Saturday, 28 July 2012 02:30
By caribarena news
Antigua St. John's - Minister of Education, Sports, Youth & Gender Affairs Dr. Jaqui Quinn-Leandro on Friday led the passage of the Banking Amendment Act 2012 through the lower house.
The amendment seeks to bring Antigua & Barbuda’s banking industry into line with regional and international norms by giving the Eastern Caribbean Central Bank (ECCB) regulatory powers over appointments of directors and changes in major shareholders.
The two-line amendment is considered “very straightforward” with a small modification to the Banking Act of 2005.The amendment was to be piloted by Finance Minister Hon. Harold Lovell, who did not appear in Parliament on Friday.
“The bill is amending the Banking Act so that the local financial institutions are required to inform the ECCB, as the regulatory authority, of any change in directors, significant shareholders and senior management staff within the institutions,” Dr. Quinn-Leandro said.
She added that the bill enables the ECCB to recommend such measures that it believes applicable with respect to the appointment of individuals it believes do not meet the criteria set out in the Act. Section 26 of the Act is under particular reference.
“The rationale for making this amendment and having this information shared with the ECCB dates back to 2008,” Dr. Quinn Leandro said. In 2008, an assessment on Antigua’s banking industry was conducted and it was determined that this issue was among several shortfalls that needed redress.
“What we are doing here today is as a result of the evaluation report. We are now (four years later) becoming compliant and simply amending this act so that the ECCB would have the power to approve changes in directors and shareholders,” Dr. Quinn-Leandro said.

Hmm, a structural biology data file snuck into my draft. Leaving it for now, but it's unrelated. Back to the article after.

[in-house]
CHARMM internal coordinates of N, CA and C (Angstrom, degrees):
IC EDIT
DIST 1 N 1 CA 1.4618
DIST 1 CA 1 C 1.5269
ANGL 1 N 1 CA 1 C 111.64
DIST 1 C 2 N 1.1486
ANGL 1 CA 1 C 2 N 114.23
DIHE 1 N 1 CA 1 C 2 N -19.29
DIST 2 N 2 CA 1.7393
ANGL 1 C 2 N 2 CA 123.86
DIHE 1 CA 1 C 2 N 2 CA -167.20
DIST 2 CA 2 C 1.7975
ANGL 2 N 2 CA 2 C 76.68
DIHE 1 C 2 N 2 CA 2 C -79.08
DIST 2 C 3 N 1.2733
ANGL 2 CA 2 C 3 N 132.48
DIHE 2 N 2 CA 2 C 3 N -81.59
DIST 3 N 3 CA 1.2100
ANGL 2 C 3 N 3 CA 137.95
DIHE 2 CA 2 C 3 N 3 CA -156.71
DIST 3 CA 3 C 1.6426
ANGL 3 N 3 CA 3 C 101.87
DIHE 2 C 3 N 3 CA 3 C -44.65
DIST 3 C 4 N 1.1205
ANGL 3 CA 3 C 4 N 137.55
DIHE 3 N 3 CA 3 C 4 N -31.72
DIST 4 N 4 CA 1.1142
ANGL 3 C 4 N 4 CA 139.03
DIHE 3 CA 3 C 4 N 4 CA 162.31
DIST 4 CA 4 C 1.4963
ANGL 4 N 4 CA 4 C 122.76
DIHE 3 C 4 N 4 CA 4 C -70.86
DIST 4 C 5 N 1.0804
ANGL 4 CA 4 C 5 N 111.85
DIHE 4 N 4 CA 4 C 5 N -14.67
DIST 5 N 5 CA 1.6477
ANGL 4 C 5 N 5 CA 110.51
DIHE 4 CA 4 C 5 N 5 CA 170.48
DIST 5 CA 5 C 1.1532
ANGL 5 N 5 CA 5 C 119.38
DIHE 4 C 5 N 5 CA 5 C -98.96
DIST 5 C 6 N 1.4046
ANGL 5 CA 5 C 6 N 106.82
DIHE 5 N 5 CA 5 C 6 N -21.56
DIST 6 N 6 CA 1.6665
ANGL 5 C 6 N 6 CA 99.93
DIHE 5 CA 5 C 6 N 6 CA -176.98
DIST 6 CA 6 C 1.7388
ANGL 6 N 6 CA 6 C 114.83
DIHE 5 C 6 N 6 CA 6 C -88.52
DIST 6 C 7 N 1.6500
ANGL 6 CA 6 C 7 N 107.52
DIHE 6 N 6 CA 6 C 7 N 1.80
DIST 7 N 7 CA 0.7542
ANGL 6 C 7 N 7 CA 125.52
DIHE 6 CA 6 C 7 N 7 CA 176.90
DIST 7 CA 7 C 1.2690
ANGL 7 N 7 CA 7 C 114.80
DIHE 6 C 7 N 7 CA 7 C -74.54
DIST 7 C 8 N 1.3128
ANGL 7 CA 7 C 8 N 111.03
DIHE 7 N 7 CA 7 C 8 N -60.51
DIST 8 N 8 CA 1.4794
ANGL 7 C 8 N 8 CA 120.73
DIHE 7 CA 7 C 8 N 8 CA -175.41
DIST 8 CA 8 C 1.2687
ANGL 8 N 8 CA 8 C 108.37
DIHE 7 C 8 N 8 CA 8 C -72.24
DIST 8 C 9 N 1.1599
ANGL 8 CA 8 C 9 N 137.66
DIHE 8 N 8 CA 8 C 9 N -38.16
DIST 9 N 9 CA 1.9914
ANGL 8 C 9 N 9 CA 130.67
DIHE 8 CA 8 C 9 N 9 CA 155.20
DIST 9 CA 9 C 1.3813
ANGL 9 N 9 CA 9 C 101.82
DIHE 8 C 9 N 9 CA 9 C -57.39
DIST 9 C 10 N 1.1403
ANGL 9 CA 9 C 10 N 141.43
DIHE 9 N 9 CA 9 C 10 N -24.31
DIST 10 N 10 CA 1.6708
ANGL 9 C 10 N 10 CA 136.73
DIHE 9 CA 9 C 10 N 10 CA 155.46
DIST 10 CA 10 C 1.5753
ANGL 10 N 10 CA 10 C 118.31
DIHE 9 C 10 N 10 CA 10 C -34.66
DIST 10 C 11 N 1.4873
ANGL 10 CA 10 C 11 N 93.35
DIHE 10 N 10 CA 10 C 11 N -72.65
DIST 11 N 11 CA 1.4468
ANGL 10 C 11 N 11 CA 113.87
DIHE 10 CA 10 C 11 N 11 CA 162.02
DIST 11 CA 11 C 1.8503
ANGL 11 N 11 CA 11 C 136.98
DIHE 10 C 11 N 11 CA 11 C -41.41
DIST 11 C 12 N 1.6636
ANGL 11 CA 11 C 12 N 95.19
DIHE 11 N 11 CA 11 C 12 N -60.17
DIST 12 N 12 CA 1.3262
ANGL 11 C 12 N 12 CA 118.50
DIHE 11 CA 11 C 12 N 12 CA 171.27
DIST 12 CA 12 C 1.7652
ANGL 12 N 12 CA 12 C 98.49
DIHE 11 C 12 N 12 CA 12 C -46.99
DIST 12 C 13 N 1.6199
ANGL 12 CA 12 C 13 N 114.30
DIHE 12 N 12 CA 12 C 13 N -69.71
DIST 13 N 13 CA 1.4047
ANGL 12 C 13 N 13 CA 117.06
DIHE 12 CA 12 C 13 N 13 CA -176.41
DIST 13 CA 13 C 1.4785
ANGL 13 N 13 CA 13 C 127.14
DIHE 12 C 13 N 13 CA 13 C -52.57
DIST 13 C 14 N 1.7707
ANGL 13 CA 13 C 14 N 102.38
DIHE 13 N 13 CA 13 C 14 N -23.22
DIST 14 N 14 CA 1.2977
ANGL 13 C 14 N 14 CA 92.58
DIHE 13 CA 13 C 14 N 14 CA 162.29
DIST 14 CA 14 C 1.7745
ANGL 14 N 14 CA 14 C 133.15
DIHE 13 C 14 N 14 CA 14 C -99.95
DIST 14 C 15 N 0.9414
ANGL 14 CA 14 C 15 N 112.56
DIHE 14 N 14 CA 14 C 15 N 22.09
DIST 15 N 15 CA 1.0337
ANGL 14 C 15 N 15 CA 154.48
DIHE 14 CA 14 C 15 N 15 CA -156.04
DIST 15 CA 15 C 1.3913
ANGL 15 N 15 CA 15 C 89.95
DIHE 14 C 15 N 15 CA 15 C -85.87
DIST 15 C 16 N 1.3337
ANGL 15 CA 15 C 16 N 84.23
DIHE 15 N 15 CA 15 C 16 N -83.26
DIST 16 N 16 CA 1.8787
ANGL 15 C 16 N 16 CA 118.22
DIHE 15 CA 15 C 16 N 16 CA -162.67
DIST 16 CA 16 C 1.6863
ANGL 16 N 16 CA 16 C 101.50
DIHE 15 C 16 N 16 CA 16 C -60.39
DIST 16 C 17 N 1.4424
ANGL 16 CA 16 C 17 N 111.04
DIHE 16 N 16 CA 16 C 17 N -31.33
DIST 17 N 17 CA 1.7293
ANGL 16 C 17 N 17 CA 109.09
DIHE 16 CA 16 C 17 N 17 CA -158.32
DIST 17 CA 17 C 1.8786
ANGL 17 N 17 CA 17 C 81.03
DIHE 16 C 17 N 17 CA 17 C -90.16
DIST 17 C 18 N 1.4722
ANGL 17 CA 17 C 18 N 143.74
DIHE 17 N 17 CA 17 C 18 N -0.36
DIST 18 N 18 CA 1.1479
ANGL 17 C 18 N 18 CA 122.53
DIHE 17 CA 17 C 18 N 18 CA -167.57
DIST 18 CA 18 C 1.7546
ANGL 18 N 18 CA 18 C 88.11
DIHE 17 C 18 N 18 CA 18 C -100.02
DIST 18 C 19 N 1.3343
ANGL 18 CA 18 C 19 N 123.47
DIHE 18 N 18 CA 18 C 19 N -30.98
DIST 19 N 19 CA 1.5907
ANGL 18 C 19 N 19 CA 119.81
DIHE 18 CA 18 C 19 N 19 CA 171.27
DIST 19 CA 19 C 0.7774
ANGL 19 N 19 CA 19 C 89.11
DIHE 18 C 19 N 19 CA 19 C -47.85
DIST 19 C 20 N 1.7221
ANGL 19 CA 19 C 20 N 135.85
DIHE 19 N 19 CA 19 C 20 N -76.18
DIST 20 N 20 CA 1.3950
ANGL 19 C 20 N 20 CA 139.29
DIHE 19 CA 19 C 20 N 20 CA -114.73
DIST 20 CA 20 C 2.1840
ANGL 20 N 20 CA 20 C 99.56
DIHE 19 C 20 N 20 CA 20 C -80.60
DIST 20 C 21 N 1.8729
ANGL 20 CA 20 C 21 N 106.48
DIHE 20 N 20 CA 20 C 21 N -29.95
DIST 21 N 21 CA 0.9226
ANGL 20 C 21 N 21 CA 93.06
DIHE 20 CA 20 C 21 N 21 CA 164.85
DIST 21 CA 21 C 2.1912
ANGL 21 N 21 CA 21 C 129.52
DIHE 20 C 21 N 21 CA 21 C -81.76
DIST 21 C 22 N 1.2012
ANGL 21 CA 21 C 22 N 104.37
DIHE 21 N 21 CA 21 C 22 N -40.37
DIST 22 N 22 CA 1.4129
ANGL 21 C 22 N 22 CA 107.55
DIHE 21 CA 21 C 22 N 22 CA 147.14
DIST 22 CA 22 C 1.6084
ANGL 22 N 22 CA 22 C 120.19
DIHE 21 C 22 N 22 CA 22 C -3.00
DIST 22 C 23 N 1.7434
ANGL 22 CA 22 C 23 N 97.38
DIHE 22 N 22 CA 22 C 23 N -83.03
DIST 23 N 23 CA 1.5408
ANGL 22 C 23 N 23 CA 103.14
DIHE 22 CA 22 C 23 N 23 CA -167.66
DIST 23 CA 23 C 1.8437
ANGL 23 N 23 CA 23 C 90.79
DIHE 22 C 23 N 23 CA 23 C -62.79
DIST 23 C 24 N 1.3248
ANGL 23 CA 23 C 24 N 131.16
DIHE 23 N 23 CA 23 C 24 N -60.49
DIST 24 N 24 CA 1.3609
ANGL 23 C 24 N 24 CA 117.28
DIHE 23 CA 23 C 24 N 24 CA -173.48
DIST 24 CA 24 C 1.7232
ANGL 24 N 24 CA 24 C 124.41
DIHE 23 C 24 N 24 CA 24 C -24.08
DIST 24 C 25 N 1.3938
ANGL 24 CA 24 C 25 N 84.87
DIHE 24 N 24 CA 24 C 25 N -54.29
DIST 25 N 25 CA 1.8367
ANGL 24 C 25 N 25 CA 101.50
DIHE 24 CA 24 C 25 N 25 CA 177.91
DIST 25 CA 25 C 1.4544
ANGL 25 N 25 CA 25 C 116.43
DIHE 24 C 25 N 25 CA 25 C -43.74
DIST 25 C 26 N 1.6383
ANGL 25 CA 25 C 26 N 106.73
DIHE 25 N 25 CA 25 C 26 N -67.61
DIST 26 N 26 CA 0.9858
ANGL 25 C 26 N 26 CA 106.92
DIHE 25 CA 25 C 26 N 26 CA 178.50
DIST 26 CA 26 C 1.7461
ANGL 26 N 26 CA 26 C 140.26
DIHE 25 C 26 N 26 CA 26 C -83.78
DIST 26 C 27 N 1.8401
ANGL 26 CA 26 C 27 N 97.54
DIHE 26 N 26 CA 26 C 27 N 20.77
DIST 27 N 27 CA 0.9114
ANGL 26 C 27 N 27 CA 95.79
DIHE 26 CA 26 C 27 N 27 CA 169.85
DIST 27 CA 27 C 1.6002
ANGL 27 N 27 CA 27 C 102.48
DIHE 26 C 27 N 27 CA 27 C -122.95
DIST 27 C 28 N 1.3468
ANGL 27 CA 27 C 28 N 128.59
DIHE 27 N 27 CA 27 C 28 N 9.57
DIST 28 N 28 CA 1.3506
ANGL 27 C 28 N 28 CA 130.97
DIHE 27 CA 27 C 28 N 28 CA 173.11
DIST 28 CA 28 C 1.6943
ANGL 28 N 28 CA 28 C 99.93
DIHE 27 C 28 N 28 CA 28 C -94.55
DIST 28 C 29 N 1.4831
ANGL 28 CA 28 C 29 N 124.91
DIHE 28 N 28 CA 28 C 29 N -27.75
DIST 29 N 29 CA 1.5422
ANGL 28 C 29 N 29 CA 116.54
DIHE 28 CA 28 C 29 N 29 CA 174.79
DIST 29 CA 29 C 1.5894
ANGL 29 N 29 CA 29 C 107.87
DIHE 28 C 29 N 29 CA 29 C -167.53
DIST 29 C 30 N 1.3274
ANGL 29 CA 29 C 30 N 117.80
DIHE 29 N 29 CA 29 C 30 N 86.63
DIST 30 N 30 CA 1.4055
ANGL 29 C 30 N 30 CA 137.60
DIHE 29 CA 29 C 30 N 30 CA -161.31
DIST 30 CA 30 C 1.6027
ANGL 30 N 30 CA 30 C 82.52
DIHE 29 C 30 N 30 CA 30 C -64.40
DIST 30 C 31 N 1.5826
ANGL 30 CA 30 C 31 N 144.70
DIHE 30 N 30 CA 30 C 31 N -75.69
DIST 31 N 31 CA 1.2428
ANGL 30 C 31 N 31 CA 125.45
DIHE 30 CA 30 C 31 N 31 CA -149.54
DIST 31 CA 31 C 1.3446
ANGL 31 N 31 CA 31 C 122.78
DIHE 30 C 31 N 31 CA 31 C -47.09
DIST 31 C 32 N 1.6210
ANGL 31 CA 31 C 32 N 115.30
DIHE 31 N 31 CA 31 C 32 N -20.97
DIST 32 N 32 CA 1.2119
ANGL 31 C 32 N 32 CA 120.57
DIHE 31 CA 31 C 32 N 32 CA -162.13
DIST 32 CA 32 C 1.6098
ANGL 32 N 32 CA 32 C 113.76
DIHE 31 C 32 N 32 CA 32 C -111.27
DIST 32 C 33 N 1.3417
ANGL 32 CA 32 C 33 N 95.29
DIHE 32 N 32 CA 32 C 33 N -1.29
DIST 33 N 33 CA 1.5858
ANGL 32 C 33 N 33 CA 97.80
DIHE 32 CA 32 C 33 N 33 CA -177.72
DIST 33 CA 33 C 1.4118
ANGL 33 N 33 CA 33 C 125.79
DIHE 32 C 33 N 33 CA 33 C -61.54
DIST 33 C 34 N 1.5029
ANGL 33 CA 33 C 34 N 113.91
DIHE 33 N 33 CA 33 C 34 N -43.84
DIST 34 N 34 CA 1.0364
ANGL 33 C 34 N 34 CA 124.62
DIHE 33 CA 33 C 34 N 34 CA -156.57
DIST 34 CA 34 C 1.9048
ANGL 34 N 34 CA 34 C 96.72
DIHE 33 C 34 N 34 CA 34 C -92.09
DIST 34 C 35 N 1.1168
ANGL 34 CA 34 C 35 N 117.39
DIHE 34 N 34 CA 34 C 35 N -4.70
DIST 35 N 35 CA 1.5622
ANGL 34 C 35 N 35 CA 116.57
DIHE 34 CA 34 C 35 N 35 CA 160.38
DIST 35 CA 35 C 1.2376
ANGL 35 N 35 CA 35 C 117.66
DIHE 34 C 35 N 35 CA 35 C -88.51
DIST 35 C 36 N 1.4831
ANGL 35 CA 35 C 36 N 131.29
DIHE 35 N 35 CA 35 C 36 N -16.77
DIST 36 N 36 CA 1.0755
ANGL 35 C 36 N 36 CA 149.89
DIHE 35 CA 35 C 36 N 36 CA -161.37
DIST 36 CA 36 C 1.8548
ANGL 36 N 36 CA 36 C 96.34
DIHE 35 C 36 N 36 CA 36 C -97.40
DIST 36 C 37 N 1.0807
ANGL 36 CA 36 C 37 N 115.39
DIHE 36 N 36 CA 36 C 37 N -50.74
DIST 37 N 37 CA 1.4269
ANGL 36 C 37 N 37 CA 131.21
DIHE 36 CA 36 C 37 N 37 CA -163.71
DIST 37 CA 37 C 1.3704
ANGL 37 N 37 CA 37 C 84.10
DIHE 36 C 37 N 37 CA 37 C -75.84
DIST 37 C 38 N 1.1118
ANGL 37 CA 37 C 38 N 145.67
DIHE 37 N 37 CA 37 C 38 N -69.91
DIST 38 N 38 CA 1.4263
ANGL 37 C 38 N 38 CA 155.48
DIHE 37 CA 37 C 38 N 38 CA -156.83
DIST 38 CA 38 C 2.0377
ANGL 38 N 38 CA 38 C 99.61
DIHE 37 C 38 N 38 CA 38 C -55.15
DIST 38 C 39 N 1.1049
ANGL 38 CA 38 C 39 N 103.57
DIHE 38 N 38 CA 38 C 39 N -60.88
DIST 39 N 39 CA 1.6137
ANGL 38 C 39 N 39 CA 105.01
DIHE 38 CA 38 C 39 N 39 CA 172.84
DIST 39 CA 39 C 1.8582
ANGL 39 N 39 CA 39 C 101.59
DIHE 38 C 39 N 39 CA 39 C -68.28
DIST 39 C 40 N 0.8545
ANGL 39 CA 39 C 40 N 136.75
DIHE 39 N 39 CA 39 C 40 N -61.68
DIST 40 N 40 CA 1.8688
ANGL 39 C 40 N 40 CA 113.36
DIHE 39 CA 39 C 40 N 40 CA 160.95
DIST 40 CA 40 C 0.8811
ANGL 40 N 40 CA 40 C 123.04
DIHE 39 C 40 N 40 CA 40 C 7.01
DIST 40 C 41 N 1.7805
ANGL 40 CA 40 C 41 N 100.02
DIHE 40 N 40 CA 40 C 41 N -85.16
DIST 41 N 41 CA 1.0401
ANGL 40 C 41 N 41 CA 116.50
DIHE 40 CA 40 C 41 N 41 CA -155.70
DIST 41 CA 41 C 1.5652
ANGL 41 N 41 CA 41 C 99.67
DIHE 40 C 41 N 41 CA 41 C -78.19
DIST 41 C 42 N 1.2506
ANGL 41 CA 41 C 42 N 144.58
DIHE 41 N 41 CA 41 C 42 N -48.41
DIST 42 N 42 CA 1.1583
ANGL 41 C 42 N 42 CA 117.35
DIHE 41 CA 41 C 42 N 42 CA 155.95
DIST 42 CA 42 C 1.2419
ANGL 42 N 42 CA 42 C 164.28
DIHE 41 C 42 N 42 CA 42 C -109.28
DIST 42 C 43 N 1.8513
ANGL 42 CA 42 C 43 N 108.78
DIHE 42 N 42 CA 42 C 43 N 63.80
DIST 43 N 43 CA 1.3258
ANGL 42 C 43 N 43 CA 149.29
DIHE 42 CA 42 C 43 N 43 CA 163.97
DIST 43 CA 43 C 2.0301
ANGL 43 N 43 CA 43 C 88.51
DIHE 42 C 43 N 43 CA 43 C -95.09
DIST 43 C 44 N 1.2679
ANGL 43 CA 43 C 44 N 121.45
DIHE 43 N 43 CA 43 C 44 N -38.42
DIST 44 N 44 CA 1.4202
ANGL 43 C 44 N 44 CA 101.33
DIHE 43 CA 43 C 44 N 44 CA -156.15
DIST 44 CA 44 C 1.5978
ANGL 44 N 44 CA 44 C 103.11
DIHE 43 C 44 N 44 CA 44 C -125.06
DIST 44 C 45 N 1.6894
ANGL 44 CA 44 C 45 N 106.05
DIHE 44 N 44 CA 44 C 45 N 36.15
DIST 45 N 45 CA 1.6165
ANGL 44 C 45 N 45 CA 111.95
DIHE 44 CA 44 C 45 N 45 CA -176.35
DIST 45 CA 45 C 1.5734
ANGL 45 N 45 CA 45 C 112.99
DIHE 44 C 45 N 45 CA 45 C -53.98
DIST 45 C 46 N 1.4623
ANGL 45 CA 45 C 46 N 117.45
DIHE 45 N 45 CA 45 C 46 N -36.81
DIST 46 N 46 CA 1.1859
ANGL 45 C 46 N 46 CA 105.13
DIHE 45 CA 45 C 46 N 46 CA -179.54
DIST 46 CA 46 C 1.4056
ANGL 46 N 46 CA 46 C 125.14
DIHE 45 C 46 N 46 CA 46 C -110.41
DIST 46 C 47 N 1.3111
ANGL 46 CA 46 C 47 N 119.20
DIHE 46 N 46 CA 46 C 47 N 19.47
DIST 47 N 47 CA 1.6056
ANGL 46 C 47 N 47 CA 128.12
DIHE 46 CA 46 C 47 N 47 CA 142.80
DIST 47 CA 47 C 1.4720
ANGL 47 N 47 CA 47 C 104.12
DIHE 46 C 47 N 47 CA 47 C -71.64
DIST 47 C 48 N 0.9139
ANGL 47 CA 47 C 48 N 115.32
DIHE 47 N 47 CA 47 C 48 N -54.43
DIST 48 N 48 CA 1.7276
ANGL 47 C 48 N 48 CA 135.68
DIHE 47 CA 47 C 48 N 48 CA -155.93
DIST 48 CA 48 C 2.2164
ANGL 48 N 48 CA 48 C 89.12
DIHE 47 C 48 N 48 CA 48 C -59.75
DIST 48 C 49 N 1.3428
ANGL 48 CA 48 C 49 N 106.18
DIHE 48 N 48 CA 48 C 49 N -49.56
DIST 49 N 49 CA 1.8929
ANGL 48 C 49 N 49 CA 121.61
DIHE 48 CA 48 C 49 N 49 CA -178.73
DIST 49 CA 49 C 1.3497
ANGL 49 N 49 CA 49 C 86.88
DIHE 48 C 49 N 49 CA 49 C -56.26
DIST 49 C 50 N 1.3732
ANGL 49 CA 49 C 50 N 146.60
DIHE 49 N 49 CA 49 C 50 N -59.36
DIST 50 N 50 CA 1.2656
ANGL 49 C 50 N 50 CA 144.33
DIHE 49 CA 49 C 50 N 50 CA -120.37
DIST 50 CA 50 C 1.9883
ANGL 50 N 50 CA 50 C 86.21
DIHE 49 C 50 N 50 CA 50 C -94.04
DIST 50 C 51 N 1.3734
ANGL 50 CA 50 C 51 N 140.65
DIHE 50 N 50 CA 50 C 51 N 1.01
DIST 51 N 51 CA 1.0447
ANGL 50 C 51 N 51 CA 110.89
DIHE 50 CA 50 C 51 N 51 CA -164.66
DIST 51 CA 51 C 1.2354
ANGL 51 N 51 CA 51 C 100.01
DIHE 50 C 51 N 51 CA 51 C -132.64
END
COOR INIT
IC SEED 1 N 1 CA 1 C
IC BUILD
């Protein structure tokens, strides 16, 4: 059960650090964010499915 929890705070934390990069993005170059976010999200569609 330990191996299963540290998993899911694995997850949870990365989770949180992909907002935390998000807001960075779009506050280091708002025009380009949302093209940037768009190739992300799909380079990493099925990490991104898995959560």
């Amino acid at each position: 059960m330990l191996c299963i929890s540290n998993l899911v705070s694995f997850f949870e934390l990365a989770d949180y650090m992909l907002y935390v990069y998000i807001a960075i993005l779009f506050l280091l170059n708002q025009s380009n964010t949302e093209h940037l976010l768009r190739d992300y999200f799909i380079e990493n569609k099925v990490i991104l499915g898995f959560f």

St. Philips North Member of Parliament Robin Yearwood said that although he supported the amendment he needed clarification on whether or not the amendment would apply to offshore banks. He said this was a necessary clarification, considering that the nation could not afford to be tied up in court proceedings if its offshore sector is not properly regulated. And as such, measures must be put in place today.
Opposition Leader Lester Bird recommended that a whitepaper be prepared on the matter of offshore banking regulations for discussion and advice. This measure would serve to ensure that the integrity of Antigua’s system is protected while allowing others to come and have a look inside.
Attorney General Justin Simon said the amendment only applies to local banks, which fall under authority of the ECCB.
Regarding the offshore banks, he said the FSRC has the supervisory and regulatory authority and the amendment of today has long been intertwined into the rules of the FSRC. It has also been implemented into the corporative Society Act.
“The final hurdle is that of the local banking administration. Much has been made of the fact that we have taken some time before introducing this to the Honourable House, but we cannot overlook that what is being done here must also be done in the other OECS territories, since the country’s Banking Act mirrors those of the other countries,” the AG said.
Simon added that Antigua & Barbuda must come up to scratch with its local regulations, since most of its banks are connected to international chains that could sever ties with the local branches if proper regulations are not in place.
Contributions to the amendment were made by St. Mary’s North MP Molwyn Joseph, Barbuda MP Trevor Walker and All Saints West MP Chanlah Codington, before the bill passed through committee stage with minor amendments.